Adopted by the Community Church in the 1950’s, the following Statement describes our continuing commitment to grow our faith.
We come together from varied religious backgrounds to search for a vital experience of God, and to build our own personal creeds from the reality of that experience.
Starting with ourselves as we are, where we are, we seek to grow in accordance with our discovery of God’s purpose for us.
We accept the commitment to live in this world as God’s children and as brothers and sisters with each other, bound together by the challenge of Jesus: “Follow me.”
Each year the Christian Life Team plans programs to help us grow in faith, to increase our understanding, and to undo our prejudices.
The church year begins in Advent with a spirit of hopeful expectation. At the Community Church we honor this special season by gradually decorating our space, letting the season come at its own pace, week after week. Each Sunday, we light another one of five Advent candles, as we draw closer to Christmas. On Christmas Eve, excited, wiggly children help build the crèche and recreate the Bethlehem scene of Jesus’ birth.
During Lent we slow down a bit to draw a holy comma in our busy lives. Beginning with Ash Wednesday and for the next six weeks of Lent, we set aside more time for silent prayer and meditation as we journey toward Easter.
During the summer, the Sunday service becomes more informal, the choir takes a break, and our gatherings are smaller and more intimate.
With the return of fall we look forward to some of our favorite special services: Labor Day Sunday, when a lay member of the congregation preaches on the connection between faith and work in his/her life, and World Communion Sunday when we celebrate our Christian connection to people throughout the earth with breads from nations around the world. In November we plan a Day of Remembrance when we celebrate the lives of family members and friends who have died by sharing memories and telling their stories.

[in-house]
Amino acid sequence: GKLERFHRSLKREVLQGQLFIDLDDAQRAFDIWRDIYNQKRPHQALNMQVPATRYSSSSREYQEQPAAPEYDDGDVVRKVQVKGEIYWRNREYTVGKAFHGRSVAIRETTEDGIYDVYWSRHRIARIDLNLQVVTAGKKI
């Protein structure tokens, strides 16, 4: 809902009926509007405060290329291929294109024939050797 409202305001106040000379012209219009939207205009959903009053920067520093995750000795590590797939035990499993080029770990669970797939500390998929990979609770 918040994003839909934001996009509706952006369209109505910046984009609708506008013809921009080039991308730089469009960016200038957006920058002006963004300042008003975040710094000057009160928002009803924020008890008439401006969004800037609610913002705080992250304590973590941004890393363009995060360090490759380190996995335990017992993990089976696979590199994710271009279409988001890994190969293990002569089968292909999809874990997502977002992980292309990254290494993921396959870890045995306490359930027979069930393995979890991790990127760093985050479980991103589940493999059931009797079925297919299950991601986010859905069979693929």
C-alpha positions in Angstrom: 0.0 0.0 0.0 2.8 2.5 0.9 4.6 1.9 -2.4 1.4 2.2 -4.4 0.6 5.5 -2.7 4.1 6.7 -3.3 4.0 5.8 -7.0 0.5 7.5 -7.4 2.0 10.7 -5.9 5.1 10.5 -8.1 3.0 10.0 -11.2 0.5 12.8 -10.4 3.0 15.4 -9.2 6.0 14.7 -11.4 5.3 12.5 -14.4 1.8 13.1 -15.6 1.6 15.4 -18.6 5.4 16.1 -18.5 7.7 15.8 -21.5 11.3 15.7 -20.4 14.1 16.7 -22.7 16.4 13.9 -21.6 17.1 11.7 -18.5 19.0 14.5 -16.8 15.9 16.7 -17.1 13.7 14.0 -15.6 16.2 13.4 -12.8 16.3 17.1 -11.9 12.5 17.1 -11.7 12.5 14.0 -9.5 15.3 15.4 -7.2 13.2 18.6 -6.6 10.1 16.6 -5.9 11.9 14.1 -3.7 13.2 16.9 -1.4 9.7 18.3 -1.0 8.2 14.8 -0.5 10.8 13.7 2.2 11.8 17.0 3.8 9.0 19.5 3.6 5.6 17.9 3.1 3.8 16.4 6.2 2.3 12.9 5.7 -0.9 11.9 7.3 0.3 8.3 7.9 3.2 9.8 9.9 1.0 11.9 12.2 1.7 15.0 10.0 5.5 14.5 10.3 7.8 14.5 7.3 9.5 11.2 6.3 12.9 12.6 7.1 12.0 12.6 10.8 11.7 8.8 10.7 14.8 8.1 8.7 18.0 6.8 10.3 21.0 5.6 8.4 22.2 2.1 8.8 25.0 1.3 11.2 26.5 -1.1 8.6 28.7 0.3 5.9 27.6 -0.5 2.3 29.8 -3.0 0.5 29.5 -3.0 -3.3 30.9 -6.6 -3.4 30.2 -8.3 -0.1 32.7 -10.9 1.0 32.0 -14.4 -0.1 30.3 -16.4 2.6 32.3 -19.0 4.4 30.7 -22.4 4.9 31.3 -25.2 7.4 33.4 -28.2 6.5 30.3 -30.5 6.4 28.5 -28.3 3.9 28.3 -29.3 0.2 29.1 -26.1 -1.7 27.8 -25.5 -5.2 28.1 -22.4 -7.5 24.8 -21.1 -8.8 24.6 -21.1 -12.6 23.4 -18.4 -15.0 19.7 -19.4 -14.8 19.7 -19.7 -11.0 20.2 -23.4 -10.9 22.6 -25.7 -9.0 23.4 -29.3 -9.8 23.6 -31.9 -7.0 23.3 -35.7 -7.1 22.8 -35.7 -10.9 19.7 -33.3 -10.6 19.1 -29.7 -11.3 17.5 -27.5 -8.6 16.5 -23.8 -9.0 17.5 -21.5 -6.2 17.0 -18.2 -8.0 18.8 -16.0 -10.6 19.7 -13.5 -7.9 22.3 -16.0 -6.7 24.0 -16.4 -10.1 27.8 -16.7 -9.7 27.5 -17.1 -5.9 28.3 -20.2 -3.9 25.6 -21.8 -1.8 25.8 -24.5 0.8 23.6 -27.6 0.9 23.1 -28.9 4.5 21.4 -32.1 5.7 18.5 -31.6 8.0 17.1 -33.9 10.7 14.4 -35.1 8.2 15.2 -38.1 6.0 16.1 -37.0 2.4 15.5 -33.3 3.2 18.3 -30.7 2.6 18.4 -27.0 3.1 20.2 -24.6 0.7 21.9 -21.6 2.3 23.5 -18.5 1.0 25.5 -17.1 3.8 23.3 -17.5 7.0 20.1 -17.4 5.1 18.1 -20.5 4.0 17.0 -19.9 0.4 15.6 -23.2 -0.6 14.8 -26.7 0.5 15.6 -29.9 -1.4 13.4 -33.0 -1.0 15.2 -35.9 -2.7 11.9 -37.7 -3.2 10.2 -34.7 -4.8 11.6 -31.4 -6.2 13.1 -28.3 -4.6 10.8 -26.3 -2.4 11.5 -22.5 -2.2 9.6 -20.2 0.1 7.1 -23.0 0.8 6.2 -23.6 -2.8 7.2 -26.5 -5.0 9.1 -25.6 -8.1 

Through Study and Reflection
Every Sunday at 9 a.m., our pastor Pam Shortridge leads an informal discussion class to dig deeper into the Scripture texts that will be read during the worship service. Often what we discover together is far removed from what we learned long ago in Sunday school or read in a magazine. The class is designed for those who are curious about the Bible, but have no time or inclination to read it on their own. You are welcome to drop in on Sunday mornings. There is never any homework, and no advance preparation is ever necessary.
Study groups, lecture series, retreats, and/or workshops are offered every year. The topics have varied widely from workshops on poetry writing and banner-making to community forums on stem cell research and capital punishment. To learn about upcoming programs, see the home page for a link to upcoming News & Events and our newsletter “Of Good Report.”
In the midst of the winter season of reflection, we take a weekend break and get away for an adult faith retreat in the coastal hills above Napa Valley. Some retreat themes from past years: “Faith Unmasked,” “Telling Our Stories and Making Sense of Jesus’ Stories,” and “Re-Imagining the Church.”
During Lent we offer a book study or film series. In previous years, we have discussed provocative books such as John Dominic Crossan’s God and Empire: Jesus Against Rome, Then and Now and Robin R. Meyer’s Saving Jesus from the Church: How to Stop Worshiping Christ and Start Following Jesus. At other times, we’ve sponsored a film series, including Al Gore’s “An Inconvenient Truth.” More recently we’ve held a forum/discussion series on Ethical Concerns In Our Work.
Persons In Discernment
The Community Church gave support to Arn Lou Mutia as he studied and prepared for ordained ministry in the United Church of Christ. We continue to support his efforts to build a ministry serving the Filipino immigrant community.
Born and raised in the Philippines, Arn Lou Mutia completed his studies at San Francisco Theological Seminary in May 2008. He says, “I hope to create a ministry that builds bridges among our churches, encompassing regional boundaries and race, and advocating for strong, vibrant justice and peace programs.”